This article enumerates the frequently asked questions (FAQs) about the hardware of KeyArmor.
Endpoint Encryption, like many other companies, gets component parts from third party manufacturers. The proprietary software that is loaded to the blank key is what makes it a KeyArmor. The USB flash devices themselves are licensed from IronKey and SanDisk, both of whom are leaders in the USB market with proven technology. In addition, the embedded anti-malware and anti-virus is licensed from Symantec.
The actual secure flash drive is tamperproof and virtually impenetrable to physical cryptanalysis attacks. The crypto chip uses advanced self-aware technology, and if it detects a physical attack (via power attacks, electron microscopes, etc.), it will self destruct. All of the internal components are potted in an epoxy compound, which further protects the crypto chip, as well as preventing someone from pulling the encrypted data off your flash chips for offline distributed cryptanalysis.
Your AES encryption keys are truly unique as they are generated by the crypto chip using a FIPS-140-2 compliant True Random Number Generator. Also, they do not leave your secured hardware to be stored in flash memory, on your local computer, or in any KeyArmor database. This is why there is a delay during initialization, as the AES keys are generated at the time you setup your drive. We could have done this ahead of time for you to save you the trouble, but then we would have your encryption keys. For your privacy and protection, we make you the sole possessor of your encryption keys.
The encryption keys are generated and stored in the crypto chip and are never stored in the flash memory or on the local computer. This is because those areas are not hardened against advanced crimeware techniques like the crypto chip is, and would never be a safe place for storing.
The encryption happens on the USB flash device, using standard USB mass storage device drivers. Data is clear of viruses because the data is scanned for viruses when being copied to the device.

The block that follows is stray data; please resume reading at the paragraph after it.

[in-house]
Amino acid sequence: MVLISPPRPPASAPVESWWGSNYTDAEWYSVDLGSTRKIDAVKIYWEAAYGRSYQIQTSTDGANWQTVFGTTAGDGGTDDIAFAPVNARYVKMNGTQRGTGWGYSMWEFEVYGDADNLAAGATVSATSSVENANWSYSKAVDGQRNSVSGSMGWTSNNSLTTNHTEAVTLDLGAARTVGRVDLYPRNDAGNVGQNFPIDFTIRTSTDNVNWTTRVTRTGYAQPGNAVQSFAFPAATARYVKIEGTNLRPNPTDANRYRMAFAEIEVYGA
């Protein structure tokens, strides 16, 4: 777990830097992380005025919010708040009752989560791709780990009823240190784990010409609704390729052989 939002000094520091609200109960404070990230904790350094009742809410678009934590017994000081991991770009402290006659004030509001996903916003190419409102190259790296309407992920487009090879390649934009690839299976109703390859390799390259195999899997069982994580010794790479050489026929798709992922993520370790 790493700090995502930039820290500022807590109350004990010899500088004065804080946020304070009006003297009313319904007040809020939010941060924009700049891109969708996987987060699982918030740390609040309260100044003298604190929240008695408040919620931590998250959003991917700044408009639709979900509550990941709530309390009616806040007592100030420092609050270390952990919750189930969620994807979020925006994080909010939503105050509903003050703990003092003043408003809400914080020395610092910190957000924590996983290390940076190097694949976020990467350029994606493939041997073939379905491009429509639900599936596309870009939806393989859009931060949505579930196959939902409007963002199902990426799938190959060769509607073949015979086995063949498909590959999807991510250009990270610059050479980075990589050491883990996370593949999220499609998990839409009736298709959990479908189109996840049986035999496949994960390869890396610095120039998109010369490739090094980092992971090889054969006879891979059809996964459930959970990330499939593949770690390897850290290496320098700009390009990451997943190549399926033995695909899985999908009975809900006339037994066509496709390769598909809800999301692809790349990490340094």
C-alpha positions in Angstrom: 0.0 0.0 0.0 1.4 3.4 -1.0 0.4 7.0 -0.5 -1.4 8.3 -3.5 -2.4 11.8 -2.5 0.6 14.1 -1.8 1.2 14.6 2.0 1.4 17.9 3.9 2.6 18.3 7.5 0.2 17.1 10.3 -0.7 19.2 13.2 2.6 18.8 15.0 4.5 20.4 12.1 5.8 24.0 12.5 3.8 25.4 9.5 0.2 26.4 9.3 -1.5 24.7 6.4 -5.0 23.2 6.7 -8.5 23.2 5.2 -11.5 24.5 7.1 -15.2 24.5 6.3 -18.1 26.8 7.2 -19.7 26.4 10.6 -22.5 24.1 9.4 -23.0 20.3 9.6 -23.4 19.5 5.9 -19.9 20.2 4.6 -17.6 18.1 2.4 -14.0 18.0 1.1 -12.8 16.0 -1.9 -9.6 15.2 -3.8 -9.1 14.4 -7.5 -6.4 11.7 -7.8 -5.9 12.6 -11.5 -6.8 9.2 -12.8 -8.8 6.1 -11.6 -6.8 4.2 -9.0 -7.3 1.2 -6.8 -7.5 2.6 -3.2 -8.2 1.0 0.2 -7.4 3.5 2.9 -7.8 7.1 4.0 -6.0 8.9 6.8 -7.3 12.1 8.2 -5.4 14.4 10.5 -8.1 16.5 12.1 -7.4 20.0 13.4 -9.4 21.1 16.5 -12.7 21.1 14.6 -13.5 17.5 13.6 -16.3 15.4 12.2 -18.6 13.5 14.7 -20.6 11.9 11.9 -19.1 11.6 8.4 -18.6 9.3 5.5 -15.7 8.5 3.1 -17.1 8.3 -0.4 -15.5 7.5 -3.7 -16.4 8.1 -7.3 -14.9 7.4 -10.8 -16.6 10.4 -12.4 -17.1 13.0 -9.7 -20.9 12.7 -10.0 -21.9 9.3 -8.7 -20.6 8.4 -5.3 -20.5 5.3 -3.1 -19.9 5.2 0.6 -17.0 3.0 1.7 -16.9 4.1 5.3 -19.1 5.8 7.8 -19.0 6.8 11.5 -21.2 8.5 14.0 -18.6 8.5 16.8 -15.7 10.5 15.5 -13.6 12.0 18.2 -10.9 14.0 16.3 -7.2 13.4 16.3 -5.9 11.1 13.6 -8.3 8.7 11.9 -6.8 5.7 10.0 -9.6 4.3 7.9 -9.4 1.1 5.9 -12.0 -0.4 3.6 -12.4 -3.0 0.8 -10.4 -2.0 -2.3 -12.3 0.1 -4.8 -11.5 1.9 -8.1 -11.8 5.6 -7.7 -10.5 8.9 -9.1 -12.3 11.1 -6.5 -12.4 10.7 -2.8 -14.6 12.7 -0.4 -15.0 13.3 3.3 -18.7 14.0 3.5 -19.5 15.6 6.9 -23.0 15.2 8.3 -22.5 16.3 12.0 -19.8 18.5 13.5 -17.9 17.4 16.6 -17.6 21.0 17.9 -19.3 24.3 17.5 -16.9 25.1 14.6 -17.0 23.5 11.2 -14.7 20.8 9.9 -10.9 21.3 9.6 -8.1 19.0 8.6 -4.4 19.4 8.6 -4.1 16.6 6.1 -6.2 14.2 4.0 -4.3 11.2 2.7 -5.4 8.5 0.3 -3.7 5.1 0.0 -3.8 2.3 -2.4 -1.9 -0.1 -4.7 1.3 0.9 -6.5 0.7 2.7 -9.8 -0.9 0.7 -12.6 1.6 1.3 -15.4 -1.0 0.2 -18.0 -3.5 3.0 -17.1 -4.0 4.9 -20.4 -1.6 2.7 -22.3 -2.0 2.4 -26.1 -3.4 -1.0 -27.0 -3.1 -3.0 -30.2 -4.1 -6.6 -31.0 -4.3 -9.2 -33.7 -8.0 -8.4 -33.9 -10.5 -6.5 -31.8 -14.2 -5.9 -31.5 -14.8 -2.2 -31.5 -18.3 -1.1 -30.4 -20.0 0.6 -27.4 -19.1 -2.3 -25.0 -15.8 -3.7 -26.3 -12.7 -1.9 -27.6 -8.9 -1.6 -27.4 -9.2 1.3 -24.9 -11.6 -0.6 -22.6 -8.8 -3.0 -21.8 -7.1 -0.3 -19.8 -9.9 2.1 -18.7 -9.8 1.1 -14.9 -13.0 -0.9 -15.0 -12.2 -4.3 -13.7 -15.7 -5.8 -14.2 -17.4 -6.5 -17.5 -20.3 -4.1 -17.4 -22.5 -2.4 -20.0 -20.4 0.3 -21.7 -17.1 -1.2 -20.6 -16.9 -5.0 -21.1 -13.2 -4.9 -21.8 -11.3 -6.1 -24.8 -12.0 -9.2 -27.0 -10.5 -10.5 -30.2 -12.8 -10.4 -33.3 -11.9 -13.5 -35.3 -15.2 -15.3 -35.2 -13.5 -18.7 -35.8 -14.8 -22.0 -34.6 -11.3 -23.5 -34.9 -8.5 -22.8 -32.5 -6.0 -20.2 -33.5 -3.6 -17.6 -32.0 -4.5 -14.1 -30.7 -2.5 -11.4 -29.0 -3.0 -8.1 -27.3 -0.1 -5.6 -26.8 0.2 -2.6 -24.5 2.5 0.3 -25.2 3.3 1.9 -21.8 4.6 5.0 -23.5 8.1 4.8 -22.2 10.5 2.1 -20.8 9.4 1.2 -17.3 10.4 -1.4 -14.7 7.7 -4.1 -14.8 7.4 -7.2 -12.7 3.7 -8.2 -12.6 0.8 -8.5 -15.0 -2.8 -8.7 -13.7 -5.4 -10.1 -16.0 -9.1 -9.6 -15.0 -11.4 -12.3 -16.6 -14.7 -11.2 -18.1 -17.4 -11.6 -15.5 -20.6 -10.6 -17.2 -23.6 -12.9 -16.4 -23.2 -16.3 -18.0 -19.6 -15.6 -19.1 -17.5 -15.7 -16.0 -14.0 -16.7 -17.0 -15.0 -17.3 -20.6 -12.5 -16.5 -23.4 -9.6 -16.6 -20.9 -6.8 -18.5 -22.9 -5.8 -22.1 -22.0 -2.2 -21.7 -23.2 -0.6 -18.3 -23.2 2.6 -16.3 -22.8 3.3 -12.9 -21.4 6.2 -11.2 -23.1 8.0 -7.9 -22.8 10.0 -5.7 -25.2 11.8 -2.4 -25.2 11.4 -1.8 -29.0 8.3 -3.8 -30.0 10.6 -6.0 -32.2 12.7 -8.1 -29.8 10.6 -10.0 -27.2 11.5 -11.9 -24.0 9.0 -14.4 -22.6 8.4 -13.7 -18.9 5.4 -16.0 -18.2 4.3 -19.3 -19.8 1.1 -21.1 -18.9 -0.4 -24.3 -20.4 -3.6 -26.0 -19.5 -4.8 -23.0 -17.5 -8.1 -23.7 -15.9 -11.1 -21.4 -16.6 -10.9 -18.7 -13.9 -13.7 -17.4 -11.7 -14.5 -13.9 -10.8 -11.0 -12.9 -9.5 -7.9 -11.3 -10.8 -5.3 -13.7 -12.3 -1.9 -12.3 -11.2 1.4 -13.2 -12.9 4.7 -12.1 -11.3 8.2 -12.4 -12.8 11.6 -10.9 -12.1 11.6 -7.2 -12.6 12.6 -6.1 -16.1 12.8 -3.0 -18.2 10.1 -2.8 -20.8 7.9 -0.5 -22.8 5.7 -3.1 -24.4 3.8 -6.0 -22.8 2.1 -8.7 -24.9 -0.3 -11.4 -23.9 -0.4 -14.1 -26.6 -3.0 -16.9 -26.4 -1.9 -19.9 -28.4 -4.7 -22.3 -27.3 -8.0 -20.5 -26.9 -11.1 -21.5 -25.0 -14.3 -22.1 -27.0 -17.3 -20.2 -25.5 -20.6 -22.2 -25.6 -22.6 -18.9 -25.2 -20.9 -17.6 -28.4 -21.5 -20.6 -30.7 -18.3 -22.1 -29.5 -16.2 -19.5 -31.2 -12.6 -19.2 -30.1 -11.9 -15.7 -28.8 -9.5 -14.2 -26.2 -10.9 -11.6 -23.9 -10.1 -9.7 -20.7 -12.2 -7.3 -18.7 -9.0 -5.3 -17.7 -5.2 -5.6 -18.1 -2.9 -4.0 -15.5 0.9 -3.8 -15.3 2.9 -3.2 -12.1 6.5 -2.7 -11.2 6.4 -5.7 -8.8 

Metal casing: KeyArmor is encased in a metal housing (not plastic), making it one of the strongest USB flash devices you can buy. Your KeyArmor has a functional metal cap, with a rubber inner seal. When the cap is placed over the USB flash device connector, your KeyArmor is extremely waterproof (far exceeds MIL-STD-810F).
The interior of your KeyArmor is filled solid with an epoxy-based potting compound (not plastic). This seals in all the components. The process for an expert hacker to try to extract the data from the flash chips will almost certainly destroy the chips and connections inside, making further attack or disassembly useless.
KeyArmor also protects against attacks to the crypto chip itself. Key storage areas are protected with thin-film metal shielding. The chip itself defends against power attacks and other invasive attacks such as using an electron microscope to scan the onboard memory.
Rugged casing: KeyArmor is in a rugged plastic rubber coating housing. The interior of your KeyArmor has the crypto chip potted with the epoxy compound preventing someone from pulling the encrypted data off the flash chips.
Single-level cell (SLC) and multi-level cell (MLC) Flash memory are similar in their design. MLC Flash devices cost less and allow for higher storage density. SLC Flash devices provide faster write performance and greater reliability, even at temperatures above the operating range of MLC Flash devices. These factors make SLC Flash a good fit in embedded systems, while MLC flash makes it possible to create affordable mobile devices with large amounts of data storage.